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Sand bags don’t cut it - fix this mess, say residents after floods wreck homes

People want legal issues resolved to protect their houses in the future

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Emma Relf whose home was flooded

Emma Relf whose home was flooded

Emma Relf whose home was flooded

People living in housing estates repeatedly hit by flooding in Strabane have called on the Department for Infrastructure (DfI) and local council to resolve legal issues in order to protect homes.

Independent councillor for Strabane, Paul Gallagher, said plans to redirect water into a nearby sports arena would at least “reduce fear” for residents who are having to spend thousands of pounds on repairs again.

In excess of 400 homes have registered with Derry City & Strabane District Council for an emergency flood scheme.

On Wednesday, the buzzing of de-humidifiers could be heard along a row of homes in the Ballycolman estate as people desperately attempted to dry their properties.

In each property the smell of damp and — in some cases — raw sewage hung in the air.

Emma Relf told the Belfast Telegraph that within minutes on Saturday her house was inundated by floodwater from the front and back. A newly fitted £6,000 kitchen was ruined, along with a fireplace, doors, floors and appliances.

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She has lived in the Ballycolman estate for 24 years and been flooded on three previous occasions — June and August 2020, a “very near miss” in August 2021 — before the latest event at the weekend.

On Tuesday, Ms Relf challenged Infrastructure Minister John O’Dowd over the lack of action by his department and insisted that he come back in a month’s time with answers.

“Sand bags don’t cut it,” she said. “We had the Minister here and to be totally honest we’re just fed up with it. I really do not think anywhere else would tolerate this.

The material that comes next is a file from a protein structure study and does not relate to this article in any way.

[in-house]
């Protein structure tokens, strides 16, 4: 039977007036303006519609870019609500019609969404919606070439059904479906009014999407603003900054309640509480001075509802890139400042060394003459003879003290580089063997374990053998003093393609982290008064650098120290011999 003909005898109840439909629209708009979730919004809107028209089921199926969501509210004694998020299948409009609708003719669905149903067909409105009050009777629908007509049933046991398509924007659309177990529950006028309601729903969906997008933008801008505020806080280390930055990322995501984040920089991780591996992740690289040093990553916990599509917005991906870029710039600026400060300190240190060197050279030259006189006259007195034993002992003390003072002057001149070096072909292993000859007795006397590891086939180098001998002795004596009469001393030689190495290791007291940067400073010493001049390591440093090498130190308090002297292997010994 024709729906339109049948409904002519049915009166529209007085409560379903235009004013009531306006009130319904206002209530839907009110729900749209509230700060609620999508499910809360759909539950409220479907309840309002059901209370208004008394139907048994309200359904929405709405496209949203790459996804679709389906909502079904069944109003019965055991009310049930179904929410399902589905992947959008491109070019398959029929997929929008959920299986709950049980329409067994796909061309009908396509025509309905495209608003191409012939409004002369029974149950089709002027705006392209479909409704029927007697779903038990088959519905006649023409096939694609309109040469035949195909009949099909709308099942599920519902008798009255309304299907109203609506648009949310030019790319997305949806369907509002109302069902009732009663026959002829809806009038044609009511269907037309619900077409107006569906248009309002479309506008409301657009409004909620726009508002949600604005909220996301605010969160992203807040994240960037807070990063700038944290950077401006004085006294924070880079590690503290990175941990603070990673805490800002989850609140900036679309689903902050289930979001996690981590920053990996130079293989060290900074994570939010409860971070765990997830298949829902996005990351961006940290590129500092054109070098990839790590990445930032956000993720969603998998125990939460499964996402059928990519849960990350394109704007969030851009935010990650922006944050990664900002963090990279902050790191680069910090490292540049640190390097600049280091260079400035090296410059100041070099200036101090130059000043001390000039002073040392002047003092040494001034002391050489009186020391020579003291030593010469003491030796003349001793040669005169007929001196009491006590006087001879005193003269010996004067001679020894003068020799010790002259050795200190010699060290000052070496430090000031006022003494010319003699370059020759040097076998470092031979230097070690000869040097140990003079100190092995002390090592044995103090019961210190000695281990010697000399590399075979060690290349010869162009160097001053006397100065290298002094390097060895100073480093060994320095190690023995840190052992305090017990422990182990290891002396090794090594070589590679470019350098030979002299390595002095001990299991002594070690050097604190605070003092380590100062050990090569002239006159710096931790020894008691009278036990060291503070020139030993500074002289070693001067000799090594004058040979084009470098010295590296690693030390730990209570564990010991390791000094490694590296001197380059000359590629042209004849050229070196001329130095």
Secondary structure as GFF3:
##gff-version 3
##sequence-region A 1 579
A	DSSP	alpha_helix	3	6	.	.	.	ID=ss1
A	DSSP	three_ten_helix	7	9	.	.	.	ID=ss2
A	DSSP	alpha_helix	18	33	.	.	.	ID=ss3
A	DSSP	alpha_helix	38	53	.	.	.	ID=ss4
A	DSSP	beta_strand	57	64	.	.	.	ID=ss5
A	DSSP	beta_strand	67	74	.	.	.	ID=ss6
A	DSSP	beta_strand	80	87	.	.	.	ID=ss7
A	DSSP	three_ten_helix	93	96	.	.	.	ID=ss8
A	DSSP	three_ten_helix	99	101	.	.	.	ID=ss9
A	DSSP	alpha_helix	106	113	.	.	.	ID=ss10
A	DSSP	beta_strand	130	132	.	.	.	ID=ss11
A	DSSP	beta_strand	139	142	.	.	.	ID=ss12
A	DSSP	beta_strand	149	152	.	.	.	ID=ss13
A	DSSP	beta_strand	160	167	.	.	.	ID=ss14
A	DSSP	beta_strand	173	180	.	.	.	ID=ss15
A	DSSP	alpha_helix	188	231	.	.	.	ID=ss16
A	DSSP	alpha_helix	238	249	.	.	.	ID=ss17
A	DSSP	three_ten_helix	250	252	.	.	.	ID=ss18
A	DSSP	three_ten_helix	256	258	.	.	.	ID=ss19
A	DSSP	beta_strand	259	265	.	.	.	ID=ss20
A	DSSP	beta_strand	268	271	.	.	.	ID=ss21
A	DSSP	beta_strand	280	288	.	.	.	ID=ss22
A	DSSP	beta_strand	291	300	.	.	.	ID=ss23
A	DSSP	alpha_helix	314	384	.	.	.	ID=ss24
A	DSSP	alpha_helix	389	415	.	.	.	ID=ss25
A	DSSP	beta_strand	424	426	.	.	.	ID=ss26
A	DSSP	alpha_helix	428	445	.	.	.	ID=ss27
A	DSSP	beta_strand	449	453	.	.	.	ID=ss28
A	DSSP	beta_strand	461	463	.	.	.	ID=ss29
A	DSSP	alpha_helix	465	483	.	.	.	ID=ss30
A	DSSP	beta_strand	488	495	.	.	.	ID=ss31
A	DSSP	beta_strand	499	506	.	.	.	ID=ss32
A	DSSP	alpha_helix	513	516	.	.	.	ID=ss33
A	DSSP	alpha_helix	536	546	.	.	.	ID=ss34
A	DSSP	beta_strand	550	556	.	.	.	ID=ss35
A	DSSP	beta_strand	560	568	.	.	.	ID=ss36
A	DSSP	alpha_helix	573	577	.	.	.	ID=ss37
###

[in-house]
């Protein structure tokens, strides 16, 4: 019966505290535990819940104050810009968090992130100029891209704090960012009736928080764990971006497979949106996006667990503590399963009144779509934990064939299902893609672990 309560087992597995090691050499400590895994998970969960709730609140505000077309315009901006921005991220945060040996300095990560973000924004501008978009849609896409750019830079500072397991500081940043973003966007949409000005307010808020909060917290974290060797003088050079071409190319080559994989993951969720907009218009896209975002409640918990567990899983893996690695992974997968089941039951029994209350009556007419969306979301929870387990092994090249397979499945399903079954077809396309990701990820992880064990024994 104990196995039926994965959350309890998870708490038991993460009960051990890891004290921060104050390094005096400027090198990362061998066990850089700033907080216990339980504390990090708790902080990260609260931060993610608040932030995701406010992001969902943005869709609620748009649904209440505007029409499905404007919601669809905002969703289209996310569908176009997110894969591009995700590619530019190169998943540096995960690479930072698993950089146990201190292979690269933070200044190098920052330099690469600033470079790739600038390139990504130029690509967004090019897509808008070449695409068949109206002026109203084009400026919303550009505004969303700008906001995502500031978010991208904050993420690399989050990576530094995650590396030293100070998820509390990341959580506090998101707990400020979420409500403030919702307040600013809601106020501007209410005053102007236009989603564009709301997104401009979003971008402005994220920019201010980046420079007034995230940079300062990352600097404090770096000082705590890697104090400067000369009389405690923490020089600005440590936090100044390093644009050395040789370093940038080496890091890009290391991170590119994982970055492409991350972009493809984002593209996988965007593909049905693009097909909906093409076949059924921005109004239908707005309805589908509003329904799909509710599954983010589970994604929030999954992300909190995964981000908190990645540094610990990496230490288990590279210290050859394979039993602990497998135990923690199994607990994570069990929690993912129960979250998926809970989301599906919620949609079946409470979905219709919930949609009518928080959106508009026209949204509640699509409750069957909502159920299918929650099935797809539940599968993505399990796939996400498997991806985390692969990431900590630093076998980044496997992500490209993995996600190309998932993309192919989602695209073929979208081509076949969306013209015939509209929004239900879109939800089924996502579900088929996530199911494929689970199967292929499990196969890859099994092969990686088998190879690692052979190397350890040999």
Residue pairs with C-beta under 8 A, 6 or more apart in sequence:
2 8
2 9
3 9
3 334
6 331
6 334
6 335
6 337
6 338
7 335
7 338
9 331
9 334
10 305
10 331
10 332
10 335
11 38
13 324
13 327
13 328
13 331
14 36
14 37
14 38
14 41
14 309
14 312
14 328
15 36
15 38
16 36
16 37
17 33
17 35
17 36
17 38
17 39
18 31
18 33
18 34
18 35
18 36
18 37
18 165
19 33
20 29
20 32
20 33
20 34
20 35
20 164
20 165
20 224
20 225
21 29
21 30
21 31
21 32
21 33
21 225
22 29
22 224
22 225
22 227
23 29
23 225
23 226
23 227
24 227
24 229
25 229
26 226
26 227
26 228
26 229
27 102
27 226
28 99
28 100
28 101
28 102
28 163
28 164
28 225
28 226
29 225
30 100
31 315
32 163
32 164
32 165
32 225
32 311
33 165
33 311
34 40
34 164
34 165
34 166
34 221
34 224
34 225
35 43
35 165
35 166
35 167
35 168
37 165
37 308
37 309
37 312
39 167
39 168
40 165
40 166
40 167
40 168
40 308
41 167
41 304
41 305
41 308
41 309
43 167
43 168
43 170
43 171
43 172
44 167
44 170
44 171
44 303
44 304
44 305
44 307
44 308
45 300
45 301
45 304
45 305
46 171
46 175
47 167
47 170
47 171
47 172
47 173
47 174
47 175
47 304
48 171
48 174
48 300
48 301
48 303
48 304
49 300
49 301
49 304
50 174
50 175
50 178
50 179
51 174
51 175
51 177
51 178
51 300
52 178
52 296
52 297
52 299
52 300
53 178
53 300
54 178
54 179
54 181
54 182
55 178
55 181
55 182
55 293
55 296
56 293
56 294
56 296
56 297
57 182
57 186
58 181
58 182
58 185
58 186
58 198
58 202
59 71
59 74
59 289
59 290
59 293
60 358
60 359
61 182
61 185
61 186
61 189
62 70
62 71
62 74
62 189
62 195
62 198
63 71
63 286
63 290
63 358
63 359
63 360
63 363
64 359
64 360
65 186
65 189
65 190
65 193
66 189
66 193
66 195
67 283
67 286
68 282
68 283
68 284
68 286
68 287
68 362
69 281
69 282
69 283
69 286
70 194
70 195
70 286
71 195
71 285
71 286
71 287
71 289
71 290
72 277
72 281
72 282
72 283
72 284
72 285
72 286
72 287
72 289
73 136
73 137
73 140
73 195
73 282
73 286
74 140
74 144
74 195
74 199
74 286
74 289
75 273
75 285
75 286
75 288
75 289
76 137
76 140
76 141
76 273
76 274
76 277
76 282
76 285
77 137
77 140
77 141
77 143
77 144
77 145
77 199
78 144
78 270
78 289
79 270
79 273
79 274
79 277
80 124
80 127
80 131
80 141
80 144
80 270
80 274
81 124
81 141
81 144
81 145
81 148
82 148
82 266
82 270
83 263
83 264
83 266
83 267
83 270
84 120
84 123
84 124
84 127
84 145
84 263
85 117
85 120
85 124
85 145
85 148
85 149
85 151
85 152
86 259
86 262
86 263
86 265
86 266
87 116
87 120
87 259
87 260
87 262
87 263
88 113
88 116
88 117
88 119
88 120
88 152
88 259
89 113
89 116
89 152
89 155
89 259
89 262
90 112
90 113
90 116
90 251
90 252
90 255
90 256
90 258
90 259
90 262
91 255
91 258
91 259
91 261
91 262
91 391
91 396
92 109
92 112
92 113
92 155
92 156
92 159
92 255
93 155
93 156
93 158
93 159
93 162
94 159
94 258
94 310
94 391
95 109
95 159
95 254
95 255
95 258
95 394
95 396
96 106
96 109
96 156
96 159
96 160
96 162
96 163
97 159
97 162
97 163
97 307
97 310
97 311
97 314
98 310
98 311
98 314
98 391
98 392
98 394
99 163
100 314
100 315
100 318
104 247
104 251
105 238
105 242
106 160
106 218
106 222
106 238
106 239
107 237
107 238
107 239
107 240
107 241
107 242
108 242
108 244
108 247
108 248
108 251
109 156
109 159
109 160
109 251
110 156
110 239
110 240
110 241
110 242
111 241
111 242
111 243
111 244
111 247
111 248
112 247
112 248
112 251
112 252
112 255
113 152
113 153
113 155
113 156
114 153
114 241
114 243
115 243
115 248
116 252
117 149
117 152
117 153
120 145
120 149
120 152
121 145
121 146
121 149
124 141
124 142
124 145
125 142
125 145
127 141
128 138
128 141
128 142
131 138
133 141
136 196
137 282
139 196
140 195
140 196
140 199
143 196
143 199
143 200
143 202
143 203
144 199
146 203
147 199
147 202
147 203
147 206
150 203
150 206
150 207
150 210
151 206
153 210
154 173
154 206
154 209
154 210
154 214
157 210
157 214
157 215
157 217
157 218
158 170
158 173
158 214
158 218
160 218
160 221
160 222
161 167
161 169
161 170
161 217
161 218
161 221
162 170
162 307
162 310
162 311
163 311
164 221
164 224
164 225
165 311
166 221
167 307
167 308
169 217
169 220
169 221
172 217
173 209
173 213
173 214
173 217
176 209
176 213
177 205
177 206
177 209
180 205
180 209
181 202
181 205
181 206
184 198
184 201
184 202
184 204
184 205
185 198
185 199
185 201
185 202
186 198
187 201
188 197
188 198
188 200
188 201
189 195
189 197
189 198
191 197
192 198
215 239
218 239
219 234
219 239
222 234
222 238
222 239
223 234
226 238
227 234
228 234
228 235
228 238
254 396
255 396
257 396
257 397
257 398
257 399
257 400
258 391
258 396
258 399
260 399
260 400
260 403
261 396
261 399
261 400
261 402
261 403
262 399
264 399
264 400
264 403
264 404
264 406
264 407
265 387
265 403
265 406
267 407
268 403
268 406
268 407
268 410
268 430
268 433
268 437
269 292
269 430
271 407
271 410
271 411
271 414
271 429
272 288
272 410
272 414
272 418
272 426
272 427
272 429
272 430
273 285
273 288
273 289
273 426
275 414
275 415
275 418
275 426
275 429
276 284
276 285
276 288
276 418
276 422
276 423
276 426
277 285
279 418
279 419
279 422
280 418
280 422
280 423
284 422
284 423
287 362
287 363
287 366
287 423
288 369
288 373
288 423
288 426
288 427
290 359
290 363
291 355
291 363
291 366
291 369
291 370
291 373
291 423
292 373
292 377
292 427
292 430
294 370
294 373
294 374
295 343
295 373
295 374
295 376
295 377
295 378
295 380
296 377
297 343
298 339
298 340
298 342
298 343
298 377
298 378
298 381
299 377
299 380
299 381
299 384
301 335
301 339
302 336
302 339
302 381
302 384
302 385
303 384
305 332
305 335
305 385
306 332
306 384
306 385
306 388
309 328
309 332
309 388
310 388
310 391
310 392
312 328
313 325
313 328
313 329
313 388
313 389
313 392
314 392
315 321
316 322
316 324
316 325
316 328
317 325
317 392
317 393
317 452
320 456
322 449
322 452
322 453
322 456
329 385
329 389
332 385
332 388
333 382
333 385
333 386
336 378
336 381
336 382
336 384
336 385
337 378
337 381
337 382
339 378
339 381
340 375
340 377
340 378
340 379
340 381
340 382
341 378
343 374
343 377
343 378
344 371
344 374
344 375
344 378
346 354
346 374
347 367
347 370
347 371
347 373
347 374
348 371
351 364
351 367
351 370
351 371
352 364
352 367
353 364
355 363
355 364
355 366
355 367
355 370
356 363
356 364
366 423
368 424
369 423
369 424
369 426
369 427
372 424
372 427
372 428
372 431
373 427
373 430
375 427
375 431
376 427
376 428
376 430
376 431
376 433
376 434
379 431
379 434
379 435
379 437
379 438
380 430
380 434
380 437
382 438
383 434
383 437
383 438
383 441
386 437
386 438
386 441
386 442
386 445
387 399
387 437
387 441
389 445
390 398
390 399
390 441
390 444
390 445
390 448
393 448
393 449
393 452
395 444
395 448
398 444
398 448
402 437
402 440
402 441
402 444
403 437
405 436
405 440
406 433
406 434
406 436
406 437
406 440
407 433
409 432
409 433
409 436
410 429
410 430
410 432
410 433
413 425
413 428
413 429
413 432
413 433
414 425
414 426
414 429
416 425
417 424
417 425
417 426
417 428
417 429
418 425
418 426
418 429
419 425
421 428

“Because he can’t guarantee funding and he doesn’t know whether agreement between the two solicitors can be reached.

“So, where does that leave us then?”

Living under the constant threat of flooding has forced her to consider leaving a community she loves. 

“My daughter wants me to leave the house. She said, ‘Enough’s enough mammy — move’.

“But I’m here 24 years, I don’t want to move. Some of my neighbours are here 50 years. We have the best wee community but I’m beginning to think to myself, how many times?

“Monetary value is one thing, but when you see the emotional trauma of this, that’s something else.”

A few doors up Maria Duffy is in her living room where the wooden floor has been torn out due to water damage. The bare concrete floor has asbestos in it, she said.

Her home has also been flooded three times but this was the worst. “I just don’t know what to think, I don’t know how to explain it to tell you the truth or I’ll start crying,” she said.

Stress levels are compounded by the search for insurance cover which proved near impossible after the last flood.

“If we could get flood gates, anything at all to make sure this doesn’t happen again,” Ms Duffy added.

Damage wasn’t restricted to Ballycolman. A mile away at Patterson Park, Carmel Conwell and Cynthia Mullen had raw sewage in their properties.

“I’ve had bother with the drains for years with people passing me from pillar to post,” Ms Conwell explained.

Ms Mullen said as a wave of water ran down the street, a wall in front of her house acted as a dam for a short period. But before long water was rushing through her letterbox.

“The drains aren’t fit for purpose, there’s something badly wrong.”

DfI is working with Derry City & Strabane District Council to get “final legal agreements” in place for a short-term option to alleviate flooding in the Ballycolman estate.

It involves re-shaping the road in front of the affected properties so that excess flood water is directed away from the houses and temporarily deposited onto lands owned by council at the Melvin Arena. The council previously gave approval to assist DfI in the delivery of the short-term flood alleviation scheme.

A spokesperson said council officers are working with DfI to complete the necessary licence agreement as quickly as possible and insisted “there is no dispute holding up this process”.


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